Tag Archives | costs

Image by Bonnie Kittle, unsplash.com

Going to college can be one of the best investments that you make in your future. However, that doesn’t mean you want to spend more than you can afford today. What are some easy and effective ways to cut costs without sacrificing the quality of your education?

Live At Home Instead Of At School
While it may be fun and exciting to live on campus and be free of your parents’ rules, it may be best to live at home if you are looking to save money. In many cases, you have to buy a meal plan and pay other fees in addition to the cost of actually living in a dorm. Therefore, you may be spending thousands of dollars per semester on things that you don’t need or don’t actually use.

Assuming that you live close enough to school to commute from home, there is no reason why you can’t still be active in campus life. It shouldn’t be too hard to take part in clubs, go to sporting events or attend parties with your friends who still live in the dorms.

Have Electronics Repaired Instead Of Buying New Equipment
If your laptop breaks or your tablet stops working, it may be worthwhile to have it looked at by a professional like those at Contec Direct. Instead of paying $1,000 for a new computer or tablet, you could have existing problems fixed for $100 or so. To keep repair costs down in the future, you may want to buy a service plan if one is offered by a local repair shop.

Look For Grants, Scholarships Or Work-Study Opportunities
A grant or scholarship goes directly toward paying the cost of your college education, and you don’t have to pay the money back at any point in the future. Work-study programs allow you to work 10-20 hours a week in a research lab, computer lab or library in exchange for financial aid. Working as an RA in the dorms or elsewhere on campus may entitle you to free room and board for as long as you keep that role.

It is difficult to escape the cost of college tuition. Unless you are an athlete or have been saving your entire life, it is likely that you will have some debt when you graduate. However, good planning today can help you keep costs down in an effort to make your education as affordable as possible today and in the long run.

This article was contributed by guest author Emma Sturgis.

Saving Money Image by Scott Waldron, Flickr

Image by Scott Waldron, Flickr

School can be expensive — and that’s not even counting tuition. I found myself blowing away a lot of money during my first year of university on things that I could have easily saved an extra few bucks on, which (believe me), adds up. I spent excessively partly due to the nature of post-secondary education and my own circumstances— which meant textbooks, commuting, and buying food. Despite needing to spend a lot more than when I was in high school, I decided to cut back after my first year of university ended. For those of you who are about to go to college or university, or are spending way too much in school, here are some tips for saving money:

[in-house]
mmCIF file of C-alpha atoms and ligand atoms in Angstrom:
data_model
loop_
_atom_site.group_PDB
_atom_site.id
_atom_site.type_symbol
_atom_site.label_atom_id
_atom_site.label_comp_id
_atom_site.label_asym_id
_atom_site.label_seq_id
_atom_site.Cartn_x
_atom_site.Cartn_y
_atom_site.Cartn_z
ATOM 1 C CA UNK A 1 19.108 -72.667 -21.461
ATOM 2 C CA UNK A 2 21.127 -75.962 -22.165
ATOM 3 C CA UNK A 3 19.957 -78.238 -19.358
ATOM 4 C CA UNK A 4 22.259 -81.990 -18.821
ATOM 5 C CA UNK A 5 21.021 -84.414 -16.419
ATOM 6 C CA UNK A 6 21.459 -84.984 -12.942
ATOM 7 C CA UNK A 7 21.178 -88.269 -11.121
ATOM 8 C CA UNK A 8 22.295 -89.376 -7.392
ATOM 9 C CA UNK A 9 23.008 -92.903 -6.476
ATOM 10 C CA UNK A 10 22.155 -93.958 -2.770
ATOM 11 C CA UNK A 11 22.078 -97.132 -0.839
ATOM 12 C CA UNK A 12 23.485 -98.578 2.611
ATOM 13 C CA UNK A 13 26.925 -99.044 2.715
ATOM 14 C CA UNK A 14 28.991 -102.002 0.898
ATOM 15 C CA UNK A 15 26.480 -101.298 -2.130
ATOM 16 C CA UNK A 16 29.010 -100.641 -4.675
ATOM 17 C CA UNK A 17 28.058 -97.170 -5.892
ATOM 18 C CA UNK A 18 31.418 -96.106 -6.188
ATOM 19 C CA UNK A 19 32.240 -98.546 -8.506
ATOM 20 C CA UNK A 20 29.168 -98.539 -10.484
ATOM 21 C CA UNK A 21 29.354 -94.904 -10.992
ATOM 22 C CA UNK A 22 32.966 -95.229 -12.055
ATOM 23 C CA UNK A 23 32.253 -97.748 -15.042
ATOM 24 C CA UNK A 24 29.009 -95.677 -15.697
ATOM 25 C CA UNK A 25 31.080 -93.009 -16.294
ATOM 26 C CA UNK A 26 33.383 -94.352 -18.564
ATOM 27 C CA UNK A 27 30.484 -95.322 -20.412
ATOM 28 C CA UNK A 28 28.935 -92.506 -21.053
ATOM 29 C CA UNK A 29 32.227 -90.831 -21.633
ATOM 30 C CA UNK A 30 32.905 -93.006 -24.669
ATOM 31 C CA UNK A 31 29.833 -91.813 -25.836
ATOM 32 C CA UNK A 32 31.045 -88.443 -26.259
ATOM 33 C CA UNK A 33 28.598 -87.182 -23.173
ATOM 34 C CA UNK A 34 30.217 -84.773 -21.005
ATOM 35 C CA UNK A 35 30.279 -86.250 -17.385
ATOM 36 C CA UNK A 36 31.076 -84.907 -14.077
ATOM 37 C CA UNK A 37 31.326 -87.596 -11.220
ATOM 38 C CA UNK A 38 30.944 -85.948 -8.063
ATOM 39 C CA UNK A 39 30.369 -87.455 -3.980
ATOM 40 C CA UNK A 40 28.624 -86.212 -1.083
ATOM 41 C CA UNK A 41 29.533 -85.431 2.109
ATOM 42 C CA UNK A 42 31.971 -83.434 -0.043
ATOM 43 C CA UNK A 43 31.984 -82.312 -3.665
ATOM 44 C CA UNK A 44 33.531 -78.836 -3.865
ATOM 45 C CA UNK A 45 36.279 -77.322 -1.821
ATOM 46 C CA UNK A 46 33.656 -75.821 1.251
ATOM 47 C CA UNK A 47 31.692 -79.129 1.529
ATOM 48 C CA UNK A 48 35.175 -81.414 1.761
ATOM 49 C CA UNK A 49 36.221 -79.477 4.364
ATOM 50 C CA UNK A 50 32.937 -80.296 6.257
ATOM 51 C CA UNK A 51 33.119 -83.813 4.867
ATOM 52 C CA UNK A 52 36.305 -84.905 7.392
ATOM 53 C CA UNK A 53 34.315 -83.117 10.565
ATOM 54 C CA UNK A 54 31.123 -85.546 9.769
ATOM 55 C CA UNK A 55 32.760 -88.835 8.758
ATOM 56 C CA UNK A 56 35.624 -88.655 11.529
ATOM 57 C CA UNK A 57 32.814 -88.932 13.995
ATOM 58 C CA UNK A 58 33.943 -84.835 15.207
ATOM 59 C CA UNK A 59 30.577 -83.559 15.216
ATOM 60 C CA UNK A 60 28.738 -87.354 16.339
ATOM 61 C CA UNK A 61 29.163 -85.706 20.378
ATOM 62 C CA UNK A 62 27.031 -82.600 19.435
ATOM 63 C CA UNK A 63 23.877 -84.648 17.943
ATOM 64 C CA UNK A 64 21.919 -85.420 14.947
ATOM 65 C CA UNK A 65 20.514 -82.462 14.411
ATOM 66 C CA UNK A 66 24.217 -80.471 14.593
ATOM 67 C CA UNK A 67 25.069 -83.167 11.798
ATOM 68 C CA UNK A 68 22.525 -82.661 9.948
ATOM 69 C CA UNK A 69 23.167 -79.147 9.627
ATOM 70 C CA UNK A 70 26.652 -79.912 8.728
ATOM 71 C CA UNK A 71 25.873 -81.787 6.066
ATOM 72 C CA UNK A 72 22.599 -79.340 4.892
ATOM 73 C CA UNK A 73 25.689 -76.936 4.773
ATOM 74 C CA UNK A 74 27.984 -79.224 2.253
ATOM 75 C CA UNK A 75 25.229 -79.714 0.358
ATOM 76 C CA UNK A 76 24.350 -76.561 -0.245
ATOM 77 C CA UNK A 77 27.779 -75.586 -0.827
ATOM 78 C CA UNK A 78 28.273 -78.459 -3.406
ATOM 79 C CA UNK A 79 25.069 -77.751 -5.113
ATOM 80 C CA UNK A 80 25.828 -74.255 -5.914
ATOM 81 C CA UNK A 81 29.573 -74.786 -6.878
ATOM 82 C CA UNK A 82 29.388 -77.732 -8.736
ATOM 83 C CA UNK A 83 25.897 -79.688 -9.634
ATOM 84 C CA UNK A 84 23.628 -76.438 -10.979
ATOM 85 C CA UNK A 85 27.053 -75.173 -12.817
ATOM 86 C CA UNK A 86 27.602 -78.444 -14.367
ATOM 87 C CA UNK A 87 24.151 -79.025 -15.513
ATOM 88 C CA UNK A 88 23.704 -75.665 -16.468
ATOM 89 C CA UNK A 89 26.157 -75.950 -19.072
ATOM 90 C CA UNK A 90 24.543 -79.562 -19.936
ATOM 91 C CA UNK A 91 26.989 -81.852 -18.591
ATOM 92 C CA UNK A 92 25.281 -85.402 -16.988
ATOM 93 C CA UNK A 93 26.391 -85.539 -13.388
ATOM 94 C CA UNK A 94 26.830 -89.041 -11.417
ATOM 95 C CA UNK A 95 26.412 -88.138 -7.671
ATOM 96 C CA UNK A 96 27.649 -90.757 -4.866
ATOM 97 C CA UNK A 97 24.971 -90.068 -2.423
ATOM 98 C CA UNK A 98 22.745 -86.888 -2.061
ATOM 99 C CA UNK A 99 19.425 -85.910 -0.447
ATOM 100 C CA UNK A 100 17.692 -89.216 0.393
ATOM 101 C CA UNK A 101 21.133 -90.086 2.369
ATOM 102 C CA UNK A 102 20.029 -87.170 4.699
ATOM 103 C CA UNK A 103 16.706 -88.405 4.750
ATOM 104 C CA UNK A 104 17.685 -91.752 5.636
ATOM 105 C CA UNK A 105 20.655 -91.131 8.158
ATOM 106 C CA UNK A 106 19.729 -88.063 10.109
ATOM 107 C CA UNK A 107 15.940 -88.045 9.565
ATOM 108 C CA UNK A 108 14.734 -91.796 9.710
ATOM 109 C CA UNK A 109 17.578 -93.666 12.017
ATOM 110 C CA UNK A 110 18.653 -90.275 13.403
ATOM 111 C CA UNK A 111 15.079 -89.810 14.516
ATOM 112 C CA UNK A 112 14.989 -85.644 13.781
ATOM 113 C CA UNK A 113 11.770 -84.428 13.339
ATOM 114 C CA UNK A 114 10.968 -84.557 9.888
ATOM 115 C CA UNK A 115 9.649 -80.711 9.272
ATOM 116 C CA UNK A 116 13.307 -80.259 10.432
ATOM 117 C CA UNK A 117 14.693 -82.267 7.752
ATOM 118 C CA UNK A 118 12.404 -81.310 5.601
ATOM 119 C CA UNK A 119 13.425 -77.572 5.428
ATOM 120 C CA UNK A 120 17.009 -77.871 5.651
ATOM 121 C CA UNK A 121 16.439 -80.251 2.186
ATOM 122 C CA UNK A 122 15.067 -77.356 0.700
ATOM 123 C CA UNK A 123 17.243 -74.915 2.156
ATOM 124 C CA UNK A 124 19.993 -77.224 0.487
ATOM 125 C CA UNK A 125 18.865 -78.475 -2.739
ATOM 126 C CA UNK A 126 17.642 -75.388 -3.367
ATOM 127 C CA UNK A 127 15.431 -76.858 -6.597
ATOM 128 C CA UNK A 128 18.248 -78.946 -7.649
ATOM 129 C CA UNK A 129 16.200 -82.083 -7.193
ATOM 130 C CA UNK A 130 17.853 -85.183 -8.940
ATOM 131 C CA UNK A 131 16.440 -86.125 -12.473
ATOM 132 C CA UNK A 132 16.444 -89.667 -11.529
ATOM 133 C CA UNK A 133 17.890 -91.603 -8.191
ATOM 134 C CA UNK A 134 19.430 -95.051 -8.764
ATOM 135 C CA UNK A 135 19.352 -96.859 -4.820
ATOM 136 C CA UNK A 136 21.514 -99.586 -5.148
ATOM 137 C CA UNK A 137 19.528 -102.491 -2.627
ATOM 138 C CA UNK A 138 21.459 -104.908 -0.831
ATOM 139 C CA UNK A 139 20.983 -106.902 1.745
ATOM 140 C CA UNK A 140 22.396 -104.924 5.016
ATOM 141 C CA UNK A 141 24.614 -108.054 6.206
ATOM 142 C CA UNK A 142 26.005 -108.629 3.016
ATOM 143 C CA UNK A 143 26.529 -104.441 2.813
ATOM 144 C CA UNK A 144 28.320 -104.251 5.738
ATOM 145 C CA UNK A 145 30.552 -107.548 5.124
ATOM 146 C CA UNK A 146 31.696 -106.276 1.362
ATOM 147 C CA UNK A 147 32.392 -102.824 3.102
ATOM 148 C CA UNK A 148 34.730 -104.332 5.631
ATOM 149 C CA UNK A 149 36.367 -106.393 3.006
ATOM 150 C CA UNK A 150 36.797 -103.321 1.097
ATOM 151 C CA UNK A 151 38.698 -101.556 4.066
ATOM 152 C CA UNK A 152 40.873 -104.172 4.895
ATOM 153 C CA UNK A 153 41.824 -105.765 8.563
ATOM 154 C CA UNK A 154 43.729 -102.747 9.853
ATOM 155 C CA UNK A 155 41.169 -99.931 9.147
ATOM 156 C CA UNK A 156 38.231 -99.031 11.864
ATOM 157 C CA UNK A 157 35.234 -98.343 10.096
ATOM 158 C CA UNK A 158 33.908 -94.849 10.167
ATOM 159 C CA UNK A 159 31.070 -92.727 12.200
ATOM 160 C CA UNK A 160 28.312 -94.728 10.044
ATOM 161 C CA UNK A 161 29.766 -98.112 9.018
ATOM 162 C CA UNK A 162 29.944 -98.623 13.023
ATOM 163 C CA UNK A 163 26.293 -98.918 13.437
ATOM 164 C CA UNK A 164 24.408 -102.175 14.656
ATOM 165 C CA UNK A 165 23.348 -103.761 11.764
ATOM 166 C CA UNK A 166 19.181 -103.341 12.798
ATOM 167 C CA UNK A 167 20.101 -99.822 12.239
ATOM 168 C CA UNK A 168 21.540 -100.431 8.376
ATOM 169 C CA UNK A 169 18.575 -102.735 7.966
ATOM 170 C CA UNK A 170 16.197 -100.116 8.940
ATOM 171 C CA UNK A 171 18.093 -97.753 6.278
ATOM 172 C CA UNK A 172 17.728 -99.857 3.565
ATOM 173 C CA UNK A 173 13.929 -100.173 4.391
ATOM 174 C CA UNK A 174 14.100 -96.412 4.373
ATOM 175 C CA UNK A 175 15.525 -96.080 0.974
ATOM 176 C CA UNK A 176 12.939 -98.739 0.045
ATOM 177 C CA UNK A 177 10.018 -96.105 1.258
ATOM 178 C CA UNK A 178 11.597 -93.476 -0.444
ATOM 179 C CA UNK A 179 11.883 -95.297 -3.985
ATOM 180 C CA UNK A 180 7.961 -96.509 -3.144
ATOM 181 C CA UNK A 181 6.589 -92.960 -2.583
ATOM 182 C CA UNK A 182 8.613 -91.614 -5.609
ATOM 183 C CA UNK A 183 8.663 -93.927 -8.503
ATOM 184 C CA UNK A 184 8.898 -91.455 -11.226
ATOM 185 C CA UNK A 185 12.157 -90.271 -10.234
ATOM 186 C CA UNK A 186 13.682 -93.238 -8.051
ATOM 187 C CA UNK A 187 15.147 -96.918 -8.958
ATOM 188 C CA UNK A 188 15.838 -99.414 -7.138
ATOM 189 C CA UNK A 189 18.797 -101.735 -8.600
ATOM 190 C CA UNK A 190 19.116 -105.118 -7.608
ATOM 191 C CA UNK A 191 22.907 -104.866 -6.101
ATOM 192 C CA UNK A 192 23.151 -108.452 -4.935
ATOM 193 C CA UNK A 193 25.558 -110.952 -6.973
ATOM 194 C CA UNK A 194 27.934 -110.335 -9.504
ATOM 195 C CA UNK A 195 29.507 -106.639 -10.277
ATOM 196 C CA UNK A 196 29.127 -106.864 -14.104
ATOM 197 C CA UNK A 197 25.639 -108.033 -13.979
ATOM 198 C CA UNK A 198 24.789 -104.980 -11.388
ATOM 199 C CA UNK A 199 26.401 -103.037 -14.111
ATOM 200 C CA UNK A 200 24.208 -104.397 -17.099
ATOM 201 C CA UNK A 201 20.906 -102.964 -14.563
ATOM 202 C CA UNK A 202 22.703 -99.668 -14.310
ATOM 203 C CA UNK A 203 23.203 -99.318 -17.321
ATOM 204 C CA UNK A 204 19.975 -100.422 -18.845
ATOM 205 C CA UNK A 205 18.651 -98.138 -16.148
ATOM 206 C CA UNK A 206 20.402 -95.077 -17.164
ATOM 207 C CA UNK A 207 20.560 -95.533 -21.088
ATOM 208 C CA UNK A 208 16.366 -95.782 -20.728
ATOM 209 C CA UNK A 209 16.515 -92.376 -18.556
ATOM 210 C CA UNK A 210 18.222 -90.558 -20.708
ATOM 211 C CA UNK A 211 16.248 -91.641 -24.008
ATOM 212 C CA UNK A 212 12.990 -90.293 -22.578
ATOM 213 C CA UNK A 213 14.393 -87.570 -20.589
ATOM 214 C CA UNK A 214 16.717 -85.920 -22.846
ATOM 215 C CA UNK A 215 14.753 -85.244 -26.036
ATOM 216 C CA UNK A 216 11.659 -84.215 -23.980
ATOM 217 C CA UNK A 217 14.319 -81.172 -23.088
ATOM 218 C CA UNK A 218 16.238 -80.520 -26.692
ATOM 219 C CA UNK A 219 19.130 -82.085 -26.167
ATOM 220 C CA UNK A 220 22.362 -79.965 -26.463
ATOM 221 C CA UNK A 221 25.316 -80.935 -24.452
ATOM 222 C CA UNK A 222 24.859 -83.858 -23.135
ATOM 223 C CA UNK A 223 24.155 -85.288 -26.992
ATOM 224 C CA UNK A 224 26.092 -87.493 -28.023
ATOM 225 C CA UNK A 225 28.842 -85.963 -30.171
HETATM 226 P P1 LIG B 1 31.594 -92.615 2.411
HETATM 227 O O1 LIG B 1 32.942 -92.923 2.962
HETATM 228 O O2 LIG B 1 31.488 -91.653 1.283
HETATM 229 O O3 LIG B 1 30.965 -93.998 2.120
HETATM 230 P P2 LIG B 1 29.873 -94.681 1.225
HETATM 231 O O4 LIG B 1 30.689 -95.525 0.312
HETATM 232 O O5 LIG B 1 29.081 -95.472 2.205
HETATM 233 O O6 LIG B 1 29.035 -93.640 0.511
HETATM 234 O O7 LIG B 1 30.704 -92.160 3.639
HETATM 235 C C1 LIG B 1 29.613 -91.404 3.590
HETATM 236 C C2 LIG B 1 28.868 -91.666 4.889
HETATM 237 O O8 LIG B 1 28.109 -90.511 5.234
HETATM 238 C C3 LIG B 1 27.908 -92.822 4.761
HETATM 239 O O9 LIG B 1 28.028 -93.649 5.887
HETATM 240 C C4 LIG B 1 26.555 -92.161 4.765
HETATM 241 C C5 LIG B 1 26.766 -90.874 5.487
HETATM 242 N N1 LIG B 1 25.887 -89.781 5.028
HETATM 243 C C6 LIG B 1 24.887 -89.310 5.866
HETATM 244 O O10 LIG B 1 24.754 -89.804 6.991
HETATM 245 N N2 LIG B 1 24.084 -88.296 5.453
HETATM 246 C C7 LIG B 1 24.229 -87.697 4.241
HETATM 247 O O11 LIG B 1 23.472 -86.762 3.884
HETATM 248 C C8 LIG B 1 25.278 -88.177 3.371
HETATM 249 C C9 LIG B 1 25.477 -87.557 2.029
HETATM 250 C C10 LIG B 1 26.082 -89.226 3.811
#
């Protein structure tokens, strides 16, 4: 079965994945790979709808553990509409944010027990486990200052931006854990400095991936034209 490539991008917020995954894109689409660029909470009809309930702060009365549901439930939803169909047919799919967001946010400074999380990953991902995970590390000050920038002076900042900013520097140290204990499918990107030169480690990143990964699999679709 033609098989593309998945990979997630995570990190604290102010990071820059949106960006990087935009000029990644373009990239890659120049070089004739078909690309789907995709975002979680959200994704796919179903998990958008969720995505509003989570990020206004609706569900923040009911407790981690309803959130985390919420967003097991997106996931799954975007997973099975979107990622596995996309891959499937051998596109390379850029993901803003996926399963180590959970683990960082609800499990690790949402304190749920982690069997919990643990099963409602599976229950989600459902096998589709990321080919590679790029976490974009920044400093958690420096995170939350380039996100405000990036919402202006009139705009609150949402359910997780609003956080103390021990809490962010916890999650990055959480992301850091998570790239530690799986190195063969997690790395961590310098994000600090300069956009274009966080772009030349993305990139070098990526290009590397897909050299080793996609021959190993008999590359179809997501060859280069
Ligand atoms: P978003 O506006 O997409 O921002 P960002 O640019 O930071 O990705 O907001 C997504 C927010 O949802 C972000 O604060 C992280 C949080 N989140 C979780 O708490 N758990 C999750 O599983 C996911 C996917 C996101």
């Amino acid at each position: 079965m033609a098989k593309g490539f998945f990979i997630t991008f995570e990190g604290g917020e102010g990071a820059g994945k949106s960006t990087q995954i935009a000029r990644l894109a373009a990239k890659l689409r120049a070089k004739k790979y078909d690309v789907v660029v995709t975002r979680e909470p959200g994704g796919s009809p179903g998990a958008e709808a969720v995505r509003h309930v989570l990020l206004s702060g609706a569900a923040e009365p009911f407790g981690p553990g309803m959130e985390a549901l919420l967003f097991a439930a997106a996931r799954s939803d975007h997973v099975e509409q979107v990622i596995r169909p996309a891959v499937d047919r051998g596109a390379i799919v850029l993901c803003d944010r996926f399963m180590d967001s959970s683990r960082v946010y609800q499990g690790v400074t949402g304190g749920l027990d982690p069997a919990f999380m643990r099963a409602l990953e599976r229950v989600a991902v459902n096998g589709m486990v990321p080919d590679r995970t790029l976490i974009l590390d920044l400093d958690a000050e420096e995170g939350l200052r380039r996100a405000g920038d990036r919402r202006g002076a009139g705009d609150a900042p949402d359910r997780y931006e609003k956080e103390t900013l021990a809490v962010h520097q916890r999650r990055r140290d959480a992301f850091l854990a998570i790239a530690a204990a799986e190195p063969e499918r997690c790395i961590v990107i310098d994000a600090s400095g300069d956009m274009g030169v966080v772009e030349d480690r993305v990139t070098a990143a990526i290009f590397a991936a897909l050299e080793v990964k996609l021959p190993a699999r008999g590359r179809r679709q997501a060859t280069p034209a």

1. Make or Bring Your Own Food

  2. Sure, the five dollar price tag on that Tim Horton’s sandwich may not sound like much, but get it five days a week and you’re out 25 bucks. Monthly, this would cost $100 dollars, and $300+ for a school term. Instead of buying food on campus, try preparing your own food and bringing it from home. In a similar vein, avoid buying coffee. Try making it at home and bringing it in a travel mug.

  3. Make Some Changes to Your Commute

  4. Using public transportation can add up. For example, a one-way Toronto transit fare is $3 – pile on another $3 for a return trip and you’re at $6, totalling $30 for a full week of classes and $120 for a month’s worth. If you live reasonably close and the weather is nice, try walking or cycling to class instead. For those of you who have no choice but to take the bus or subway, consider investing in a Post-Secondary Student Metropass if you have regular classes — it costs $99 and requires photo identification to be taken. More details can be found on the TTC website. Monthly passes are also tax-deductible, so that might help you save a bit more too. If you drive to campus, compare your parking and gas costs with those of public transportation to see which one has larger savings for your wallet.

  5. Scour the Internet (and Other Places) for Discounts

  6. This one is fairly evident. According to stats quoted by the Globe and Mail, the average Canadian postsecondary student spends about $500 to $1,000 on textbooks and course materials each semester. That’s a hefty amount, which is why there are many other ways to acquire textbooks. Search for places to trade or buy used textbooks, such as Toronto University Student’s Book Exchange, or Rye Books. Other options are even more general classified ad sites such as Craigslist or Kijiji. Try keeping an eye and ear out for potential sales or trades on your campus as well.

    Do you have more money-saving tips? Tweet us @StudentsDotOrg!